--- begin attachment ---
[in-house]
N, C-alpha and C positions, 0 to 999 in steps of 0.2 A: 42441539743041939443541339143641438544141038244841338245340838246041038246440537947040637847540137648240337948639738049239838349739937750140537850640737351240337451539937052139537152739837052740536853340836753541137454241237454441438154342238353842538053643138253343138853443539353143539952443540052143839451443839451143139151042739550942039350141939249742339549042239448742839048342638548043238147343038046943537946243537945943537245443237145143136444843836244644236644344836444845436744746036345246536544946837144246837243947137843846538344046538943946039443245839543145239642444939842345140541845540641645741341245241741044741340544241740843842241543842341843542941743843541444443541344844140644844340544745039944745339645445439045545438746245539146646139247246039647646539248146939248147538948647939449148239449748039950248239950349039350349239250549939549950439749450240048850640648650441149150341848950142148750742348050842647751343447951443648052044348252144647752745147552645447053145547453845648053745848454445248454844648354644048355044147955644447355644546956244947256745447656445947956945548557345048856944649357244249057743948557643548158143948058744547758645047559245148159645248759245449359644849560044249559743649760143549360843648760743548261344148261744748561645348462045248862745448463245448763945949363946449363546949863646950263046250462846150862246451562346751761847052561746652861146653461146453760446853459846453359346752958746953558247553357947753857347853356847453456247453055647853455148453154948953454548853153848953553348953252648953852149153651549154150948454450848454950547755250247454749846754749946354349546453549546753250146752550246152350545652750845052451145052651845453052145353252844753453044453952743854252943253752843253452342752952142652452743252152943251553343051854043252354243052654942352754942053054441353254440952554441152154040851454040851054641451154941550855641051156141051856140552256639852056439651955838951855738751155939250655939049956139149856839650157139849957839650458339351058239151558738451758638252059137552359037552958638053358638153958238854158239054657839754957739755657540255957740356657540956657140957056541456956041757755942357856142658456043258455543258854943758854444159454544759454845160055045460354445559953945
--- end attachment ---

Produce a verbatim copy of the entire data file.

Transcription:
[in-house]
N, C-alpha and C positions, 0 to 999 in steps of 0.2 A: 42441539743041939443541339143641438544141038244841338245340838246041038246440537947040637847540137648240337948639738049239838349739937750140537850640737351240337451539937052139537152739837052740536853340836753541137454241237454441438154342238353842538053643138253343138853443539353143539952443540052143839451443839451143139151042739550942039350141939249742339549042239448742839048342638548043238147343038046943537946243537945943537245443237145143136444843836244644236644344836444845436744746036345246536544946837144246837243947137843846538344046538943946039443245839543145239642444939842345140541845540641645741341245241741044741340544241740843842241543842341843542941743843541444443541344844140644844340544745039944745339645445439045545438746245539146646139247246039647646539248146939248147538948647939449148239449748039950248239950349039350349239250549939549950439749450240048850640648650441149150341848950142148750742348050842647751343447951443648052044348252144647752745147552645447053145547453845648053745848454445248454844648354644048355044147955644447355644546956244947256745447656445947956945548557345048856944649357244249057743948557643548158143948058744547758645047559245148159645248759245449359644849560044249559743649760143549360843648760743548261344148261744748561645348462045248862745448463245448763945949363946449363546949863646950263046250462846150862246451562346751761847052561746652861146653461146453760446853459846453359346752958746953558247553357947753857347853356847453456247453055647853455148453154948953454548853153848953553348953252648953852149153651549154150948454450848454950547755250247454749846754749946354349546453549546753250146752550246152350545652750845052451145052651845453052145353252844753453044453952743854252943253752843253452342752952142652452743252152943251553343051854043252354243052654942352754942053054441353254440952554441152154040851454040851054641451154941550855641051156141051856140552256639852056439651955838951855738751155939250655939049956139149856839650157139849957839650458339351058239151558738451758638252059137552359037552958638053358638153958238854158239054657839754957739755657540255957740356657540956657140957056541456956041757755942357856142658456043258455543258854943758854444159454544759454845160055045460354445559953945